Whilst the sale is in full swing in Bargain Corner (simply click on View the Shop to the right and then click the Bargain Corner button to see the pages of reductions – there are porcelain dolls to dress at only £5!) I feel it prudent to remind collectors with Vegan issues of the construction of some of my dolls.
Where a doll is described as wired, or having wired limbs it will look like this underneath.
The pink looking parts are fired porcelain, though they may not always be pink, as dolls are poured to represent a variety of skin hues. The yellow looking parts, however, are always chamois leather and therefore may not be suitable for Vegan collectors or anyone with leather issues. This is true even when the dolls are dressed
and in any size. Additionally, some of the smaller all porcelain dolls may have leather clothing.
or variants such as suede
Also any dolls may have leather shoes and handbags
or even entire suitcases!
There is a good reason for this use of materials, which is exactly the same reason as methods of construction – durability.
When I was growing up my father had an interest in collecting antiques. While he was involved in long conversations in antique shops, doing the deals, I used to roam around having a good look. As I was a quiet, well-behaved child, I was allowed to have a good poke around, uninterrupted. In the 1950s, before there were antiques shows on television, you could still commonly find such things as pieces of Georgian furniture in shops. I crawled around under Georgian tables and looked up; I played with old dolls; I opened ancient drawers and smelled inside. I burstingly wanted a Victorian bird in a cage that sang a song but it was £100, an unreachable sum in the late 1950s and I was asked, even by my father ‘What would you do with it? What do you want that for?’ not that there was a chance of having it.
All the time I was looking, I was learning. I formed opinions about things that were handmade from natural materials and their durability. At an early age I understood the difference that skill makes to the manufacture of an item and how superior in durability the best handmade objects can be. Of course I looked at the dolls. I sorted through baskets of early disintegrating celluloid dolls and saw dolls made of wood and leather and porcelain and cloth, some very old indeed but still surviving.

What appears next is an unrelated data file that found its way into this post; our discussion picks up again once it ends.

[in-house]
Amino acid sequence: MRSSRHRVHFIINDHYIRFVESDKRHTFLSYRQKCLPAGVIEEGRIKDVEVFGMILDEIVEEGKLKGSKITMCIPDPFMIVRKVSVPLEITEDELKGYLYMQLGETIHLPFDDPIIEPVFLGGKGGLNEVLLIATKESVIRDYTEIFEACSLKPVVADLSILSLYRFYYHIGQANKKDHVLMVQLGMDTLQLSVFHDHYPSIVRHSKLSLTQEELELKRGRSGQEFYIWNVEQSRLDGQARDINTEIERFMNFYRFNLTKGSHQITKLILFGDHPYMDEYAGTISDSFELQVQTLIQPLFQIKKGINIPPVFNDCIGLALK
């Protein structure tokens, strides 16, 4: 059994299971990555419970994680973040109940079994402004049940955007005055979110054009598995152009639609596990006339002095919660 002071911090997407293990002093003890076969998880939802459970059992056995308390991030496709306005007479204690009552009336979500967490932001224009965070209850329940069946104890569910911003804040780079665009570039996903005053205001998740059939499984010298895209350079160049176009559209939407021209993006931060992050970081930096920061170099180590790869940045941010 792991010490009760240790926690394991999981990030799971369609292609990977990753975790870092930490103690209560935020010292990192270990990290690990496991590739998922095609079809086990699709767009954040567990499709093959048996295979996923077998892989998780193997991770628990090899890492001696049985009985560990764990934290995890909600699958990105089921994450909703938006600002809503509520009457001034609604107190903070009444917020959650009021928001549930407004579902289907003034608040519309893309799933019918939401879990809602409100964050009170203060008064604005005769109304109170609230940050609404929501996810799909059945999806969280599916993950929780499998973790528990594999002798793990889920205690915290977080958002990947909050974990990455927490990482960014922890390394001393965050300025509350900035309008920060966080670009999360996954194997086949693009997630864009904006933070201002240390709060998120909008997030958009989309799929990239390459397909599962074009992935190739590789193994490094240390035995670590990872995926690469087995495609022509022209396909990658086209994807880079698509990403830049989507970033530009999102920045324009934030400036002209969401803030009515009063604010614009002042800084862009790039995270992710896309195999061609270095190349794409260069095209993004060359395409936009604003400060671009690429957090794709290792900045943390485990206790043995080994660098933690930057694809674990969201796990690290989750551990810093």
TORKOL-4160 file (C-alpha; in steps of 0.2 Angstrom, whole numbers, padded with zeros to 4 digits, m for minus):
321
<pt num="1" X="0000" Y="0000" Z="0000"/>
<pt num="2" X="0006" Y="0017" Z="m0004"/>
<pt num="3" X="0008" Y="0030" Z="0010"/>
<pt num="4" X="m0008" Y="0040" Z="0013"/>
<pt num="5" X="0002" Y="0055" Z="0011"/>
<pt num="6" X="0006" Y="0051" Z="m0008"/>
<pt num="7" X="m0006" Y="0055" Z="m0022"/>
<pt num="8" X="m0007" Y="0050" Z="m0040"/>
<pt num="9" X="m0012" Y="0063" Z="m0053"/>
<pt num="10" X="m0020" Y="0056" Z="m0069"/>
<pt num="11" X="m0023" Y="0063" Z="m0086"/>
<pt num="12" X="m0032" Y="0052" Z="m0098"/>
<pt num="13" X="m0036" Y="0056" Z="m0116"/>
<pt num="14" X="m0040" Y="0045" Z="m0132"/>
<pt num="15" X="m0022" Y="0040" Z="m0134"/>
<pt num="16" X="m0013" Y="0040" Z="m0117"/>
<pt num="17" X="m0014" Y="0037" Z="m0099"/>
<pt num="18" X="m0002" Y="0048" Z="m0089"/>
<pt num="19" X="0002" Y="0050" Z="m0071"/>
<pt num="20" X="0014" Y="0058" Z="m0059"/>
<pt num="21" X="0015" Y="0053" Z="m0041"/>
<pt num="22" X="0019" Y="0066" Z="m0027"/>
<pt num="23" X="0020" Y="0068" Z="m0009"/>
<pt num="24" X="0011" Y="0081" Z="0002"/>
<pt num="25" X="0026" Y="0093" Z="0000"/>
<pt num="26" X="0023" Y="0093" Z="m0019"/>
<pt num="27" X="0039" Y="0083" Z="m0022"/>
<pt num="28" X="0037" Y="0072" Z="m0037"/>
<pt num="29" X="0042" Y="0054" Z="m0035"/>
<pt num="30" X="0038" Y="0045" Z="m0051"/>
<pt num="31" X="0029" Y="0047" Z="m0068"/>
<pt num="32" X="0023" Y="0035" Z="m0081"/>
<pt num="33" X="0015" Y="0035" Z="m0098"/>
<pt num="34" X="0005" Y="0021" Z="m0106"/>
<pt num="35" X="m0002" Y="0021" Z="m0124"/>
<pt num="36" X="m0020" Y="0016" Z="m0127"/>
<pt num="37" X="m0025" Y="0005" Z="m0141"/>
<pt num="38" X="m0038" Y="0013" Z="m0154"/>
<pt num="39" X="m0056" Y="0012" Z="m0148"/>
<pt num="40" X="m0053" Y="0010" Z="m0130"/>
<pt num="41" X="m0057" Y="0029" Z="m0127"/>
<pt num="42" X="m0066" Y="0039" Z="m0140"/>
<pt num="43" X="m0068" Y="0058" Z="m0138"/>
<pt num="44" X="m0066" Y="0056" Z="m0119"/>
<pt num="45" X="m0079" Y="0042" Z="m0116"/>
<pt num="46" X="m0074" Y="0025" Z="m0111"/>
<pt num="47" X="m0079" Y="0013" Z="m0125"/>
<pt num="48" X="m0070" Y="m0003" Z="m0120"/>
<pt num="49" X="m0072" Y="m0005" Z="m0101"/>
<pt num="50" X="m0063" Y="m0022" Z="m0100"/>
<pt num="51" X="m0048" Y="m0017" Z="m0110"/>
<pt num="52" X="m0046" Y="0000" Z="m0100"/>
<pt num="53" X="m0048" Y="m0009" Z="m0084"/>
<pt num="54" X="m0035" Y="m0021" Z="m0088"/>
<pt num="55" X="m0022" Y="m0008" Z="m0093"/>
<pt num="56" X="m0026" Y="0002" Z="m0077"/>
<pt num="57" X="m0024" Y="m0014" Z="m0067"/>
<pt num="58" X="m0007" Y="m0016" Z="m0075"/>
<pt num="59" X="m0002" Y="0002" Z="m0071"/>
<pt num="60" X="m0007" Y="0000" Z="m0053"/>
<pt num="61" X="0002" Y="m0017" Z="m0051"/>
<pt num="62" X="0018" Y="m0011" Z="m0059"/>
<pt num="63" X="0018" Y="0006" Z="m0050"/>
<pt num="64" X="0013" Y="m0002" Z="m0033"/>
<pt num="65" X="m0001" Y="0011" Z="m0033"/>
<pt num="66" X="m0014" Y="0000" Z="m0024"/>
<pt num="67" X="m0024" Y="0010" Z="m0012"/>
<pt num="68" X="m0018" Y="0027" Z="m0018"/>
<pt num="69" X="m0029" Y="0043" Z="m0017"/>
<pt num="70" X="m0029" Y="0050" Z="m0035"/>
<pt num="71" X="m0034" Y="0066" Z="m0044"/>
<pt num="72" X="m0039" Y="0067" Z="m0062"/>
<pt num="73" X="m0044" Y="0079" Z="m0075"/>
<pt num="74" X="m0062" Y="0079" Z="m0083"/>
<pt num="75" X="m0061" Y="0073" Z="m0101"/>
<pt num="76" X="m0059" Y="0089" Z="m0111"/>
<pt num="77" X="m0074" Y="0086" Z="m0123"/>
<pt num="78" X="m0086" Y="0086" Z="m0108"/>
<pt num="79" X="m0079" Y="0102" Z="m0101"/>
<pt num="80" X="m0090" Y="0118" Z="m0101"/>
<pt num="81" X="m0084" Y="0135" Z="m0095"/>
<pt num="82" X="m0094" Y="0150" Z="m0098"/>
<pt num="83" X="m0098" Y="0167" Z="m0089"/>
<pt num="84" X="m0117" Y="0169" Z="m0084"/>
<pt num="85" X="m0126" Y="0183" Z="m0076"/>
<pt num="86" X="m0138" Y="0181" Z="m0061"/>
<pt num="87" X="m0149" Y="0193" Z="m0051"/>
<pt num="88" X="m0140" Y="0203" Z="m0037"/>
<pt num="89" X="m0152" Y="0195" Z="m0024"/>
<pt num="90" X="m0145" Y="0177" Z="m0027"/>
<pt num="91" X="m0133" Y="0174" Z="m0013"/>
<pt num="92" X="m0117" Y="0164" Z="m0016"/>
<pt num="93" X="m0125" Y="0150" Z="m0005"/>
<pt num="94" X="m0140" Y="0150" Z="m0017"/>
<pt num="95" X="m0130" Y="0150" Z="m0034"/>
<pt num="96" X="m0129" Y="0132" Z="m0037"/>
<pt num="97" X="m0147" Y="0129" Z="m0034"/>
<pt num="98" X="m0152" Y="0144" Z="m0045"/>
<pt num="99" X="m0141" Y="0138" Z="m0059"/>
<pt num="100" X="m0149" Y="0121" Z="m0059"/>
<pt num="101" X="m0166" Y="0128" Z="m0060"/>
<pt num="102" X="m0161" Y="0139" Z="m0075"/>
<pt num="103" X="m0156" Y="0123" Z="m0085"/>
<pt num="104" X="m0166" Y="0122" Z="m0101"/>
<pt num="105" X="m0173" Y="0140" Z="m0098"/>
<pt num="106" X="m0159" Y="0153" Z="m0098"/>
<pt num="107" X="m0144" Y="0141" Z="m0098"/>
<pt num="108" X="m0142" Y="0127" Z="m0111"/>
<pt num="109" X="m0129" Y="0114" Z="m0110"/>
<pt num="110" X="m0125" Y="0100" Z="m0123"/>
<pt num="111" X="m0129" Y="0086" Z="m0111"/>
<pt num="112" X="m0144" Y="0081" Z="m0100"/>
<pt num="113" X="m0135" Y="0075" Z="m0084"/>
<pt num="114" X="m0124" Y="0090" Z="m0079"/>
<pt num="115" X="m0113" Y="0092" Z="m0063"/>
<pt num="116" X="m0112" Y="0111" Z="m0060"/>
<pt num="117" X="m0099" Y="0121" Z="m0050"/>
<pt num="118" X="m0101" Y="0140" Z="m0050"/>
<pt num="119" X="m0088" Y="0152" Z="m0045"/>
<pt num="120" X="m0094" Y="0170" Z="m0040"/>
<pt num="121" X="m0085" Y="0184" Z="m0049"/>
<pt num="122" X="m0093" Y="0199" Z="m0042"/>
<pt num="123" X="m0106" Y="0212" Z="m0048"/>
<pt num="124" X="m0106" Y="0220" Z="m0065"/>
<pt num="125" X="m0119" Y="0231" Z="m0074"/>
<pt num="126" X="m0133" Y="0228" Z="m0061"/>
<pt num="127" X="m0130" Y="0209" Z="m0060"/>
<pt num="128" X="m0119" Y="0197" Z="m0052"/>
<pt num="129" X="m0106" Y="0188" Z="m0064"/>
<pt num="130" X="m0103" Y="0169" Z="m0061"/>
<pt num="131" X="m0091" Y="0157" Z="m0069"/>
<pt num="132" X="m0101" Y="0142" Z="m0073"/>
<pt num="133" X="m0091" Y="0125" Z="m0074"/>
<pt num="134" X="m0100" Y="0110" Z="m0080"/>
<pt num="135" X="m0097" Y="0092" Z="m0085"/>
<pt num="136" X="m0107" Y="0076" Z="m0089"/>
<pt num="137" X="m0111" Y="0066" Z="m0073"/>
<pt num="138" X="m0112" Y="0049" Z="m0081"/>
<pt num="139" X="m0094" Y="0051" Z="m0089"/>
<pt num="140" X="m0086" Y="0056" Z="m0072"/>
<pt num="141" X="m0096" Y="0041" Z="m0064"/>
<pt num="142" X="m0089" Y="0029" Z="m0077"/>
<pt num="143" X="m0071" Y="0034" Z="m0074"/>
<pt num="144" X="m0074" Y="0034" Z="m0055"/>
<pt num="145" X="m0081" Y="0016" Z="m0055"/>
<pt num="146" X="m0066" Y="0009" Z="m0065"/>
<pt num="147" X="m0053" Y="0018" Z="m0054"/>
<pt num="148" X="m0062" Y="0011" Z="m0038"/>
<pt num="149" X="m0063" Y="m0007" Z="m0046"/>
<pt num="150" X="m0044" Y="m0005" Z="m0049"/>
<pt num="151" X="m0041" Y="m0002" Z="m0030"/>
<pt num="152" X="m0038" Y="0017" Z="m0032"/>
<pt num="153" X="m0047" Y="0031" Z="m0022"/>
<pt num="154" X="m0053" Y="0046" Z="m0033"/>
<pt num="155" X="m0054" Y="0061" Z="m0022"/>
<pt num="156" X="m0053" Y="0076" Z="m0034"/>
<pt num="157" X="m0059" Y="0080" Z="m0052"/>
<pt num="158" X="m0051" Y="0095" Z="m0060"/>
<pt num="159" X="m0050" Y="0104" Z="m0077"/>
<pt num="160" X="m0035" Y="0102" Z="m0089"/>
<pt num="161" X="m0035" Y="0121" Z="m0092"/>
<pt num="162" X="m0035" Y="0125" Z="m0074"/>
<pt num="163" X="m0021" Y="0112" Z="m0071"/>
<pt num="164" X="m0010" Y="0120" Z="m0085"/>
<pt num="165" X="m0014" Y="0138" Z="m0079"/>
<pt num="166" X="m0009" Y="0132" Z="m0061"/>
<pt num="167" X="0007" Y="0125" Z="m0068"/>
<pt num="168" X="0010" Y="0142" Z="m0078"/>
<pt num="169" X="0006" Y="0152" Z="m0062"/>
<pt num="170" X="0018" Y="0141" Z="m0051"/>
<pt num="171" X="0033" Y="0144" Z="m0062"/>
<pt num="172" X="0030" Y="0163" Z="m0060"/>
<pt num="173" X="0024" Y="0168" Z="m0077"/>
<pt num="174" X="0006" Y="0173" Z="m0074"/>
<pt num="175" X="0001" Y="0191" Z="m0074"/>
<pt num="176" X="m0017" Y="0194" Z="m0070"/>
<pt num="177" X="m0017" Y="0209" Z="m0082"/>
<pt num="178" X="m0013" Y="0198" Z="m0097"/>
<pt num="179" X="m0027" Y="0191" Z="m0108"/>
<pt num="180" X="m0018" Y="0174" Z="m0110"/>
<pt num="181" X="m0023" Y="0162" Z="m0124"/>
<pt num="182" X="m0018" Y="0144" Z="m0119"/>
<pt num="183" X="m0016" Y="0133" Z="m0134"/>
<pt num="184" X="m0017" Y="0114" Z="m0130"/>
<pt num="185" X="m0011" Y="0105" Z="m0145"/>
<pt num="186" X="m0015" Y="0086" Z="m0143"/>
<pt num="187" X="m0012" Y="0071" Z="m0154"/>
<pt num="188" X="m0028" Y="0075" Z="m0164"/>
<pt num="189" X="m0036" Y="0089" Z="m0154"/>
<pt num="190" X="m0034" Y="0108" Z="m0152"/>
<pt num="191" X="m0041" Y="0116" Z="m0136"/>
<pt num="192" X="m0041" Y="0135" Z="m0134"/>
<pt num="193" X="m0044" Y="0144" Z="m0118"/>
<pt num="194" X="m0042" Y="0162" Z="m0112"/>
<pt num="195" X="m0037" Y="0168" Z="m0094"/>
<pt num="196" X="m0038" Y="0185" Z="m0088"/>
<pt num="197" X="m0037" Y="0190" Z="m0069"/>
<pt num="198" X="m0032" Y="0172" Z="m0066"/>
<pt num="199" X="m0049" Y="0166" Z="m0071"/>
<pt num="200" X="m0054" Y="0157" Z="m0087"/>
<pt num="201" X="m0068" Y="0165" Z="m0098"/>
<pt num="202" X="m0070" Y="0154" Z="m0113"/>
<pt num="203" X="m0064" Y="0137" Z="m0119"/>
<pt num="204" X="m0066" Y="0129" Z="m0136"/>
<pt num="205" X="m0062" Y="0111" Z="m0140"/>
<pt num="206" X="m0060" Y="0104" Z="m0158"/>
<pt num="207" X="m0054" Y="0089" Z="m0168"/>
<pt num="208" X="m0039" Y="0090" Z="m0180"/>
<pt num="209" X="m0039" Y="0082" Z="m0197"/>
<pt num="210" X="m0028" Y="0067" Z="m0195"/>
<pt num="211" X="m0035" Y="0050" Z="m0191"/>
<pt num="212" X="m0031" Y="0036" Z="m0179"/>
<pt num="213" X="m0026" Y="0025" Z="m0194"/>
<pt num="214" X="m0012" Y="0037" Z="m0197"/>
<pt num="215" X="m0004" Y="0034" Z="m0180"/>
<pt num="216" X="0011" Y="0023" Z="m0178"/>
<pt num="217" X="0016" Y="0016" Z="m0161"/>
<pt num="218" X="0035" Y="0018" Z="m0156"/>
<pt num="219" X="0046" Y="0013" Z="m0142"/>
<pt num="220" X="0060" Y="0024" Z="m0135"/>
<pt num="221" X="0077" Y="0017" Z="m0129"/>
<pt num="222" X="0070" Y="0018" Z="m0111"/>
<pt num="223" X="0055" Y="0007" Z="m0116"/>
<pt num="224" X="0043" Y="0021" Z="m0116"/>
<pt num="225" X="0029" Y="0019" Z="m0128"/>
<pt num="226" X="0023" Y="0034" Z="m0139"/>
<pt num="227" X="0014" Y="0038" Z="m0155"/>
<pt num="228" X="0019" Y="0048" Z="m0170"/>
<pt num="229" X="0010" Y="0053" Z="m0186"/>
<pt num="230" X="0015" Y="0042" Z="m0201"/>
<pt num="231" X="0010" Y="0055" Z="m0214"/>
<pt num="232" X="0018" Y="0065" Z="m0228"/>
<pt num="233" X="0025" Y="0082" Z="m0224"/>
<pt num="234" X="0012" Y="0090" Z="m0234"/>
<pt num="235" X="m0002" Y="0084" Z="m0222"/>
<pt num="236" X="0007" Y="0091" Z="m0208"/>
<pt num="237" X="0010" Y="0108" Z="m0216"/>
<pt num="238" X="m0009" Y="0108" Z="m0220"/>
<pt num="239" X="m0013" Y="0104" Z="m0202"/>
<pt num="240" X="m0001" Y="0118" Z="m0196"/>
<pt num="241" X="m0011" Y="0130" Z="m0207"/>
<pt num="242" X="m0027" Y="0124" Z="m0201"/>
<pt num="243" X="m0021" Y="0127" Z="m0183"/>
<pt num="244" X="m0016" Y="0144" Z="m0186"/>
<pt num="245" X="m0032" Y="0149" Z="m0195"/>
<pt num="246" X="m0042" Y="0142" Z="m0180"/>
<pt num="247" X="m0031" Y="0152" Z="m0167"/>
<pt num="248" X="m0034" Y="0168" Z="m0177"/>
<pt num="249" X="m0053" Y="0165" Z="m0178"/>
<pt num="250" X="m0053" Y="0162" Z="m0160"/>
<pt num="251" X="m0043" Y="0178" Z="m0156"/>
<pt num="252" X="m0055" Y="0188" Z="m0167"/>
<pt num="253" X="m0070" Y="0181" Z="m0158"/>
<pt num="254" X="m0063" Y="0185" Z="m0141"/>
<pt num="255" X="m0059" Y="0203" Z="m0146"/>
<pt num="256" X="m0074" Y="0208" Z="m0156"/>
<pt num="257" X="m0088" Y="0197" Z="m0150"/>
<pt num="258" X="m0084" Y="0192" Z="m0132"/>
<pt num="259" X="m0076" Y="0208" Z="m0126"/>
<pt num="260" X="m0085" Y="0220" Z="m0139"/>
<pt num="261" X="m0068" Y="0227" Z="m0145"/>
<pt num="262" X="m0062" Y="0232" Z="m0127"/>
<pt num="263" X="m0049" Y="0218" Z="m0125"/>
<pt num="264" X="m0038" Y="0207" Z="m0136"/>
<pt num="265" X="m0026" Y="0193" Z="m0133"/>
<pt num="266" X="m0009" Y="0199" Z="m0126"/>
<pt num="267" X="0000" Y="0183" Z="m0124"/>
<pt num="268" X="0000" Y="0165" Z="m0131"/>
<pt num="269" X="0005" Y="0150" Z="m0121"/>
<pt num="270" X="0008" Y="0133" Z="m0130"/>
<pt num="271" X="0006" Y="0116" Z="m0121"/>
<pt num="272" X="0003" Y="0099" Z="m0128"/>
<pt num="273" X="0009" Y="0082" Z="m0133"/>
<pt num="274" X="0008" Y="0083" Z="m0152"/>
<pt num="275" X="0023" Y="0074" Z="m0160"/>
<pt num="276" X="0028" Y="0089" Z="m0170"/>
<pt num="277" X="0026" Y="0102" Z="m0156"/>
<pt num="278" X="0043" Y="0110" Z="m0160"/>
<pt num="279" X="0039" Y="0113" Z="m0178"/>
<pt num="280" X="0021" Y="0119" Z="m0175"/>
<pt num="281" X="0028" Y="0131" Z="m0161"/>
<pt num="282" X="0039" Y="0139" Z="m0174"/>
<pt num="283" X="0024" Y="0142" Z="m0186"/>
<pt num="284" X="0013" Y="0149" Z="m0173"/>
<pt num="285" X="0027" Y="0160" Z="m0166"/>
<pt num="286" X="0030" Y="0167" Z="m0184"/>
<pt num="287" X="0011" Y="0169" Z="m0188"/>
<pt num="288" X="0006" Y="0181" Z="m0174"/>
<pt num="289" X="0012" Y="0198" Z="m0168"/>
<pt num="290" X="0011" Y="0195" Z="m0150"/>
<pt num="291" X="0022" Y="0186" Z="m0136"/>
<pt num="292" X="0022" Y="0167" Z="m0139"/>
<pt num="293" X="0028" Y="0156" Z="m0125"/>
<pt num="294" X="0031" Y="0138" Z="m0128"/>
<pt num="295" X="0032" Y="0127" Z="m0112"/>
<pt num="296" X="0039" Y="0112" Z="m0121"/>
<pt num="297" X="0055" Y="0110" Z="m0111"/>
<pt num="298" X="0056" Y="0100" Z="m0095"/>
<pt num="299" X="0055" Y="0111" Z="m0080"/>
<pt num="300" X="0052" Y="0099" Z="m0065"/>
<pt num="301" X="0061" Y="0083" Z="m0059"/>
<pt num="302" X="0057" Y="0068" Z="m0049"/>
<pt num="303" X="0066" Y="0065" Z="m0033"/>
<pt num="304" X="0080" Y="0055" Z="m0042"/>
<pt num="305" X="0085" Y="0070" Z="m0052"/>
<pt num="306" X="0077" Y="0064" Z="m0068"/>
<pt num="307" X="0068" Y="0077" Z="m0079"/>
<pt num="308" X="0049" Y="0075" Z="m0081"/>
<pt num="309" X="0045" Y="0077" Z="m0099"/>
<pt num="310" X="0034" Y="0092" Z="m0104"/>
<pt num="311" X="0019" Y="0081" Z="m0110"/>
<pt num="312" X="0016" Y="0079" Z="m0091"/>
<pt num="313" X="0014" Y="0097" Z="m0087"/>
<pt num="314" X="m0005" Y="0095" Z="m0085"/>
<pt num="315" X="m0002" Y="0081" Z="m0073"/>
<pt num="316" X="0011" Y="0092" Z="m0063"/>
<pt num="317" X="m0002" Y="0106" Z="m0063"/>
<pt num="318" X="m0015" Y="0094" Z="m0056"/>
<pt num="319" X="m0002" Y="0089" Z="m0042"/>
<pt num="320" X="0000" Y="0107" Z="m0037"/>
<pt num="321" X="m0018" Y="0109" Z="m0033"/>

So I understood, from first hand observation, that items made from traditional materials by traditional painstaking methods are those that are likely to stand the test of time.
When I began doll making it was specifically to create dolls as heirlooms in dolls’ houses. I could have had much faster success, made more money and sold more lifelike dolls had I made doll sculptures out of polymer clay, simply baked in a domestic oven, with the clothes glued on. Indeed I did demonstrate many of the methods for people to make dolls themselves for a few magazine articles. However I would never make and sell such dolls because I have no idea how long they would last. And, realistic as sculptures can be, you can’t play with them. Modern materials are, by definition, untried by time. Over time glues yellow and detach, air dried clays crumble, plastics crack and resins, broken, cannot be restored.
I was fortunate when I began making dolls for sale, eighteen years ago, to be living near to a doll museum. Naturally, I became a frequent visitor and learned a lot. I saw white leather bodied fashion dolls dating from 150 years ago, looking as good as the day they were so carefully seamed and sewn and glued to the china painted porcelain heads. I saw automata, sewn, and wired, still working. I saw traditional materials and hand made dolls that had lasted hundreds of years and been played with by generations of children. I noted that wigs sewn on to a wig cap, whilst as scruffy as you would expect a hundred year old hairstyle to be, could be restored. I saw that strung dolls could be restrung and restored to their former glory and that properly sewn removable doll clothes could be laundered and mended many years after they were first made.
So I went and did the same!
Anywhere in the shop dolls described as all porcelain are either solid limbed, internally strung:
or multiple pieces of hollow porcelain internally strung:
and wherever the description says wired there is leather:
somewhere, even if you can’t see it in the picture.
And it will all last a very long time and after I have shuffled off, any competent museum will know how to restore all of my dolls. I’m going to be around for hundreds of years, as hundreds of dolls.
Meanwhile, if you have any questions about any doll before purchase, please do not hesitate to email me and ask.
JaneLaverick.com – durable.